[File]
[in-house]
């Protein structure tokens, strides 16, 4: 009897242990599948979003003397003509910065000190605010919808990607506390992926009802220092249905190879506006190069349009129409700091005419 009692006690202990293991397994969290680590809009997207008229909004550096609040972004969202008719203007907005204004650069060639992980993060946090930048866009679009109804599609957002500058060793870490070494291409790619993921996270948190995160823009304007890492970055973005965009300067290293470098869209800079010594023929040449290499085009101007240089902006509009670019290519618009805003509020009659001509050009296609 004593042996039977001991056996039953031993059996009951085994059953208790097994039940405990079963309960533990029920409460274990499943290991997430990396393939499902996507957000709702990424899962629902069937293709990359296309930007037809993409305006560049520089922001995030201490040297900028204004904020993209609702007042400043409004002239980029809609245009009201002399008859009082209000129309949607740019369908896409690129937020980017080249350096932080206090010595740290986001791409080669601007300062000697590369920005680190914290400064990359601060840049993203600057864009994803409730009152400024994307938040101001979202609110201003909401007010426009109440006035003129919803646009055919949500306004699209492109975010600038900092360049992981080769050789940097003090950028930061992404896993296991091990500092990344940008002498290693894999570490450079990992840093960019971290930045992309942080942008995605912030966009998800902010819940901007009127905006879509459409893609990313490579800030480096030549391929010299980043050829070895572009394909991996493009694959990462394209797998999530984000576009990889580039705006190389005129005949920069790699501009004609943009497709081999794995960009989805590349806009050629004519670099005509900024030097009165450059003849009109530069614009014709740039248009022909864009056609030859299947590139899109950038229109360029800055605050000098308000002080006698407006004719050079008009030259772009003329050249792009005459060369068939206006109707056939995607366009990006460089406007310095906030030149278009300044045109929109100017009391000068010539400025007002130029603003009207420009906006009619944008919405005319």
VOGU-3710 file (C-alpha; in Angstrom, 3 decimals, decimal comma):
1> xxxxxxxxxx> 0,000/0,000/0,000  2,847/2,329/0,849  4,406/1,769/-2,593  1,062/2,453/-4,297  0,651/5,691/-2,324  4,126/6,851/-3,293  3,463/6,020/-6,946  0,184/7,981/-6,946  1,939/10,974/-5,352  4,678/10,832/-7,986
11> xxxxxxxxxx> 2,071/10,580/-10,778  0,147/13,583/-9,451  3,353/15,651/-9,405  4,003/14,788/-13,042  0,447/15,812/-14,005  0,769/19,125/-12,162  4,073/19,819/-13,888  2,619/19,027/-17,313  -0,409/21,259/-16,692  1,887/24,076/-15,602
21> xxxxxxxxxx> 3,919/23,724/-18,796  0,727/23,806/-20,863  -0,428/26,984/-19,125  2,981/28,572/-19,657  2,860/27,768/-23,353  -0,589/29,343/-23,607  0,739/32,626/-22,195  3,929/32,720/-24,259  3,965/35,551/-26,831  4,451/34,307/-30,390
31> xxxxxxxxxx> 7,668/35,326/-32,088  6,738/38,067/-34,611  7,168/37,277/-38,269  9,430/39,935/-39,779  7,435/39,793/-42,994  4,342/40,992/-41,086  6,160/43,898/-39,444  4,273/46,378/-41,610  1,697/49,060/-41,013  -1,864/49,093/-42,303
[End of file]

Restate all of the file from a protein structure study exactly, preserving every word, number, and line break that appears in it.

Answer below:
[in-house]
């Protein structure tokens, strides 16, 4: 009897242990599948979003003397003509910065000190605010919808990607506390992926009802220092249905190879506006190069349009129409700091005419 009692006690202990293991397994969290680590809009997207008229909004550096609040972004969202008719203007907005204004650069060639992980993060946090930048866009679009109804599609957002500058060793870490070494291409790619993921996270948190995160823009304007890492970055973005965009300067290293470098869209800079010594023929040449290499085009101007240089902006509009670019290519618009805003509020009659001509050009296609 004593042996039977001991056996039953031993059996009951085994059953208790097994039940405990079963309960533990029920409460274990499943290991997430990396393939499902996507957000709702990424899962629902069937293709990359296309930007037809993409305006560049520089922001995030201490040297900028204004904020993209609702007042400043409004002239980029809609245009009201002399008859009082209000129309949607740019369908896409690129937020980017080249350096932080206090010595740290986001791409080669601007300062000697590369920005680190914290400064990359601060840049993203600057864009994803409730009152400024994307938040101001979202609110201003909401007010426009109440006035003129919803646009055919949500306004699209492109975010600038900092360049992981080769050789940097003090950028930061992404896993296991091990500092990344940008002498290693894999570490450079990992840093960019971290930045992309942080942008995605912030966009998800902010819940901007009127905006879509459409893609990313490579800030480096030549391929010299980043050829070895572009394909991996493009694959990462394209797998999530984000576009990889580039705006190389005129005949920069790699501009004609943009497709081999794995960009989805590349806009050629004519670099005509900024030097009165450059003849009109530069614009014709740039248009022909864009056609030859299947590139899109950038229109360029800055605050000098308000002080006698407006004719050079008009030259772009003329050249792009005459060369068939206006109707056939995607366009990006460089406007310095906030030149278009300044045109929109100017009391000068010539400025007002130029603003009207420009906006009619944008919405005319």
VOGU-3710 file (C-alpha; in Angstrom, 3 decimals, decimal comma):
1> xxxxxxxxxx> 0,000/0,000/0,000  2,847/2,329/0,849  4,406/1,769/-2,593  1,062/2,453/-4,297  0,651/5,691/-2,324  4,126/6,851/-3,293  3,463/6,020/-6,946  0,184/7,981/-6,946  1,939/10,974/-5,352  4,678/10,832/-7,986
11> xxxxxxxxxx> 2,071/10,580/-10,778  0,147/13,583/-9,451  3,353/15,651/-9,405  4,003/14,788/-13,042  0,447/15,812/-14,005  0,769/19,125/-12,162  4,073/19,819/-13,888  2,619/19,027/-17,313  -0,409/21,259/-16,692  1,887/24,076/-15,602
21> xxxxxxxxxx> 3,919/23,724/-18,796  0,727/23,806/-20,863  -0,428/26,984/-19,125  2,981/28,572/-19,657  2,860/27,768/-23,353  -0,589/29,343/-23,607  0,739/32,626/-22,195  3,929/32,720/-24,259  3,965/35,551/-26,831  4,451/34,307/-30,390
31> xxxxxxxxxx> 7,668/35,326/-32,088  6,738/38,067/-34,611  7,168/37,277/-38,269  9,430/39,935/-39,779  7,435/39,793/-42,994  4,342/40,992/-41,086  6,160/43,898/-39,444  4,273/46,378/-41,610  1,697/49,060/-41,013  -1,864/49,093/-42,303